Richard went out Saturday morning with instructions to bring back the smallest of the Quattro Stagioni jars and some cherries. I love that that man is willing to do these things for me. Since I was unable to find the tiny jars in the local supermarkets, he went straight to the nearest hardware store. Don't let the small size of family run hardware stores in Italy fool you, as they have everything -- much of it not on display but stored smartly in the back. Don't see what you are looking for? Ask. This ain't no Target. Self-service is not the expected norm.
He went to the neighboring town of Castegnero for cherries. Here, too, he did very well by asking for cherries for jam. Can you make out the difference in the photo? The ones on the left are nearly the size of small plumbs & are oh-so-good, but likely not best for preserving. The ones on the right are significantly smaller & not quite as delectable eaten raw, but still good. (These are, however, the same ones I've seen in local produce sections.) The farmer practically gave those away, 5 Euro for 5+ kilos. The others are currently selling for 5 Euro per kilo at this farm. Cheap, IMHO, all things considered ... fresh, local, in season.
|The recipe calls for cheap whiskey; I used what we had in the cantina = not cheap. I gave up cheap whiskey long ago.|
I made two batches of jam and still had tons of cherries remaining. Richard made a cherry pie. Still, tons. Enter my A-ha moment -- cherries soaked in bourbon, and I easily found this simple recipe: Prairie Girl's Whiskey Cherries. By Christmastime these should be perfectly soaked & will make great gifts for friends. After all, who doesn't want a Maker's Mark soaked cherry to liven up their holiday cocktail? Sure sounds better than this alternative. When I emptied the bottle of Maker's Mark, I used Gran Marinier. I stopped when I ran out of jars, but, you guessed it, I STILL have enough cherries for more creations. Any ideas?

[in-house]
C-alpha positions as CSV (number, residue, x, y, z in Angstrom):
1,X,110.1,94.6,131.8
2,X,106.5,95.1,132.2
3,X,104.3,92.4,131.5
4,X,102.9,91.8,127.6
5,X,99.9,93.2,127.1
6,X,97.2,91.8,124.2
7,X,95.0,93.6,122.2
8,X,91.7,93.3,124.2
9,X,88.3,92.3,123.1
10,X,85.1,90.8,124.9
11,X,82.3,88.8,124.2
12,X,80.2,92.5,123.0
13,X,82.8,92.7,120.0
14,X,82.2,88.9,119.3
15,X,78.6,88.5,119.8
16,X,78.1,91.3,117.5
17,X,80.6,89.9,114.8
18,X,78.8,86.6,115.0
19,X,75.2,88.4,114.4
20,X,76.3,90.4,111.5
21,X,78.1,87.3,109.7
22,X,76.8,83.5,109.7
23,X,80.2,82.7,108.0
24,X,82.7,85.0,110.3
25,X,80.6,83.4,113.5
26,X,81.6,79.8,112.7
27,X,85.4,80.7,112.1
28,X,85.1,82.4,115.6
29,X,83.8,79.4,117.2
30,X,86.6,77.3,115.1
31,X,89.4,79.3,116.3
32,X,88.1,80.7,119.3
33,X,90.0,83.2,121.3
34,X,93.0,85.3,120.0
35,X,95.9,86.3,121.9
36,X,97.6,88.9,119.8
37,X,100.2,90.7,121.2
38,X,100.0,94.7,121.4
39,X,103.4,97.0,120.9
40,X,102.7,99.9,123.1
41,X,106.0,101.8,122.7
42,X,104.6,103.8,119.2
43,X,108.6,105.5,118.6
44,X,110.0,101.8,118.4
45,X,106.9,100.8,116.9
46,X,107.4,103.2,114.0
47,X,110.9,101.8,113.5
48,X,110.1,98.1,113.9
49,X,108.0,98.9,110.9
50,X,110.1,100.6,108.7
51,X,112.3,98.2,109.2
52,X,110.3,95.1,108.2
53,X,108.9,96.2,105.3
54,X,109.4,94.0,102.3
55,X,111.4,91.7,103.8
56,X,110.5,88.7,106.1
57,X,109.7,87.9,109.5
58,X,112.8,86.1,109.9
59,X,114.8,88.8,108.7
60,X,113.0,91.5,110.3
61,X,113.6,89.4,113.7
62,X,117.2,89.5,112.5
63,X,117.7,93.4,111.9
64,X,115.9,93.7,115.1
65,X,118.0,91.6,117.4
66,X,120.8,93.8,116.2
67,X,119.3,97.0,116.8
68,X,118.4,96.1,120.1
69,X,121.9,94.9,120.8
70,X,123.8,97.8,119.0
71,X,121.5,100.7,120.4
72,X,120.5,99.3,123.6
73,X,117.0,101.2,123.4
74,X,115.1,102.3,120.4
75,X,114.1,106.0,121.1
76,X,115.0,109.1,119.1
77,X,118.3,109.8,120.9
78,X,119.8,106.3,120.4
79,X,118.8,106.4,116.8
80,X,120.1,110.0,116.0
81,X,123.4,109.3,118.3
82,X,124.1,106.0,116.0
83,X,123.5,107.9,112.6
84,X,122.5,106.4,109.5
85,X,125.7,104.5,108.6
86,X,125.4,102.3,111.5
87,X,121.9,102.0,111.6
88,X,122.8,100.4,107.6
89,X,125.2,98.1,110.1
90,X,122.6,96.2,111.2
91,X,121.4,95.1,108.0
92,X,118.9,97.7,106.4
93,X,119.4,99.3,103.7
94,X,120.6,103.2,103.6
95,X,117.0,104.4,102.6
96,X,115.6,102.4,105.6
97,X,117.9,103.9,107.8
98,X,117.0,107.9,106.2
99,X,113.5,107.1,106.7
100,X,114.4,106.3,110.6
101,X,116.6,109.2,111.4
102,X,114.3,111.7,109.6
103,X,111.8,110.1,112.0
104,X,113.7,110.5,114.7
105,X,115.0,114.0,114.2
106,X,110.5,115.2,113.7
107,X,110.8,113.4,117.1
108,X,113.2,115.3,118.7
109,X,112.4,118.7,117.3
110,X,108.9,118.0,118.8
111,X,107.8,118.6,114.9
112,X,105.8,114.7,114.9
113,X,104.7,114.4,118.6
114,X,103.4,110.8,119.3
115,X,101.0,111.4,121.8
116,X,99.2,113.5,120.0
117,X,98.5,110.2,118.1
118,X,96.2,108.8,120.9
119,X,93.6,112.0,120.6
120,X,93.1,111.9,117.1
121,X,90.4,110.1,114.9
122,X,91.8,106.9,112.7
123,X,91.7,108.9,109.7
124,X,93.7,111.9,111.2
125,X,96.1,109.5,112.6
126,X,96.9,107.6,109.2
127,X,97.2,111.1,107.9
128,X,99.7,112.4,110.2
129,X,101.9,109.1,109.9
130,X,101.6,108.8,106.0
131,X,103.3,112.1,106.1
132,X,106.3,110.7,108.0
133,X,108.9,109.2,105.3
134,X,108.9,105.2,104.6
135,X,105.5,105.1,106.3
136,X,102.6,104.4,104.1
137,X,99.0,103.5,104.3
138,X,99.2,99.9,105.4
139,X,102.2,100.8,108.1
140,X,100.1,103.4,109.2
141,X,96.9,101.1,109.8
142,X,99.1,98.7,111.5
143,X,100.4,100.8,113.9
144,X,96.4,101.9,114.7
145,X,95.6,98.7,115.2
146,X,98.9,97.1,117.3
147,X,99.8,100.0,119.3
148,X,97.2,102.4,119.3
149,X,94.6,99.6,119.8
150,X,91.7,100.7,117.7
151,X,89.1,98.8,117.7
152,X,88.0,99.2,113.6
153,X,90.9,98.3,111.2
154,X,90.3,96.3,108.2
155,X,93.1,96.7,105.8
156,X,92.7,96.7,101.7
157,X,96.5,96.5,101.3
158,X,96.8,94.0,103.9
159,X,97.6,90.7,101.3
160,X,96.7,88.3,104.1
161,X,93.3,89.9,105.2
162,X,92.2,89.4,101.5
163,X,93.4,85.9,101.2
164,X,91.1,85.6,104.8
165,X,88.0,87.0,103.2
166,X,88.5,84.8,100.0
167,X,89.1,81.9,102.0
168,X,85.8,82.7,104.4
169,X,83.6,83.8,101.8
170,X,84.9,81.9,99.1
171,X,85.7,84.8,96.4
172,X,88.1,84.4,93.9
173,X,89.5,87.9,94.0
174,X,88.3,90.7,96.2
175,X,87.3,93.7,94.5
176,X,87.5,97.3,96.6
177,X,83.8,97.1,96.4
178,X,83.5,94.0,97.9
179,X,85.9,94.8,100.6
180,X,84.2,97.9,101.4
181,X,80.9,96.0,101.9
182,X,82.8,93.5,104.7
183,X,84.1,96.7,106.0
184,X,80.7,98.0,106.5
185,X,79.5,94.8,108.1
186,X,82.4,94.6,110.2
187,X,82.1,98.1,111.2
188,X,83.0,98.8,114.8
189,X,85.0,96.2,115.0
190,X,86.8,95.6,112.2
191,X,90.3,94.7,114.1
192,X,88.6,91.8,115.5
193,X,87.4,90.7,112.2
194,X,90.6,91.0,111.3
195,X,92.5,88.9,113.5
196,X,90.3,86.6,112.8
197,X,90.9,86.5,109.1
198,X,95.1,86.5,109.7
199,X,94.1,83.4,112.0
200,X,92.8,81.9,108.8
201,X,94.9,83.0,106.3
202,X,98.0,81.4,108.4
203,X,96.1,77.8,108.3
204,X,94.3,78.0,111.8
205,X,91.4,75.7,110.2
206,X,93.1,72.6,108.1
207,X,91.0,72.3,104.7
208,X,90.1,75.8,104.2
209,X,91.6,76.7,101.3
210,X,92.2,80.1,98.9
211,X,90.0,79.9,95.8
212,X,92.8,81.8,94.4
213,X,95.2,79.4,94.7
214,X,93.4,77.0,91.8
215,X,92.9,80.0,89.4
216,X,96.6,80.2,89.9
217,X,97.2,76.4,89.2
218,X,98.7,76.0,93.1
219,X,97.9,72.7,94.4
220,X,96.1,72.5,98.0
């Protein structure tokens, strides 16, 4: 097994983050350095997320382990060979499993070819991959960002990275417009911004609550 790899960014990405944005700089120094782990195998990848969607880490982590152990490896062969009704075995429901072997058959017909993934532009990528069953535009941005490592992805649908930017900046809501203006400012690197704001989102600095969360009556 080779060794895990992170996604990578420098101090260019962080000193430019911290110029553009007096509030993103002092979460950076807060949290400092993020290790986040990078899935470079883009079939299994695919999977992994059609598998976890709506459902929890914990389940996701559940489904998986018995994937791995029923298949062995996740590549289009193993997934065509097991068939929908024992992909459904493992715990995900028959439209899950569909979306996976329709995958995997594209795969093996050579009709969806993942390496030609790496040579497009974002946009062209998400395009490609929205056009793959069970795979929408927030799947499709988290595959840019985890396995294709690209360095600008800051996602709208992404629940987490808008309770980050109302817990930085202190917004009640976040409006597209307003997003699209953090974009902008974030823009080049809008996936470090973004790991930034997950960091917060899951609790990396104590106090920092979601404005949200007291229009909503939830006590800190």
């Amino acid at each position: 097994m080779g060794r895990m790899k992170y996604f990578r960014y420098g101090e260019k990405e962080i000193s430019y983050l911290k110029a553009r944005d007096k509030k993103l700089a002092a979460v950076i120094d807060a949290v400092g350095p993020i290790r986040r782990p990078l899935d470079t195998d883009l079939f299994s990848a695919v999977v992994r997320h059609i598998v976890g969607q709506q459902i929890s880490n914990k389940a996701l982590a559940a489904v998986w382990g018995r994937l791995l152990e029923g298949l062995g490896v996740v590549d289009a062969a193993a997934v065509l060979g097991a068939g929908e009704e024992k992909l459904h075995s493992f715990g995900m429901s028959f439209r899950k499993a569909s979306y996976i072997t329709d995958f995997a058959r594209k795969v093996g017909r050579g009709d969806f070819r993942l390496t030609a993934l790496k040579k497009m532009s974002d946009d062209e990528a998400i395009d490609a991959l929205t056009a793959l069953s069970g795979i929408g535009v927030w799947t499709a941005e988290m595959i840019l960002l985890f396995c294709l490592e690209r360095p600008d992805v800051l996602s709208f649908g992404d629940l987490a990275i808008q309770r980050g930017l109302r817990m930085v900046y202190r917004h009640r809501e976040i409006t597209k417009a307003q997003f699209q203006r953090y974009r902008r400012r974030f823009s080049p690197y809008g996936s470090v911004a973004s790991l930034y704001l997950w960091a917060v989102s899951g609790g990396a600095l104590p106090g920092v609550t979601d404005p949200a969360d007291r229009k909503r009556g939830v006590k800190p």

I'm feeling quite proud of my homesteading ways this weekend. We'll share the jam with those continually generous neighbors of ours ... just hope it's not too sweet for their palates. Now I'm off to pit the rest of those cherries, this time with gloves.
And just after I was done editing this post yesterday (yep, I do them in advance, often), we had another cherry breakthrough, this time with a usually reserved neighbor we don't know well. When the cherries are doing so well, there are lots to share! Stay tuned ....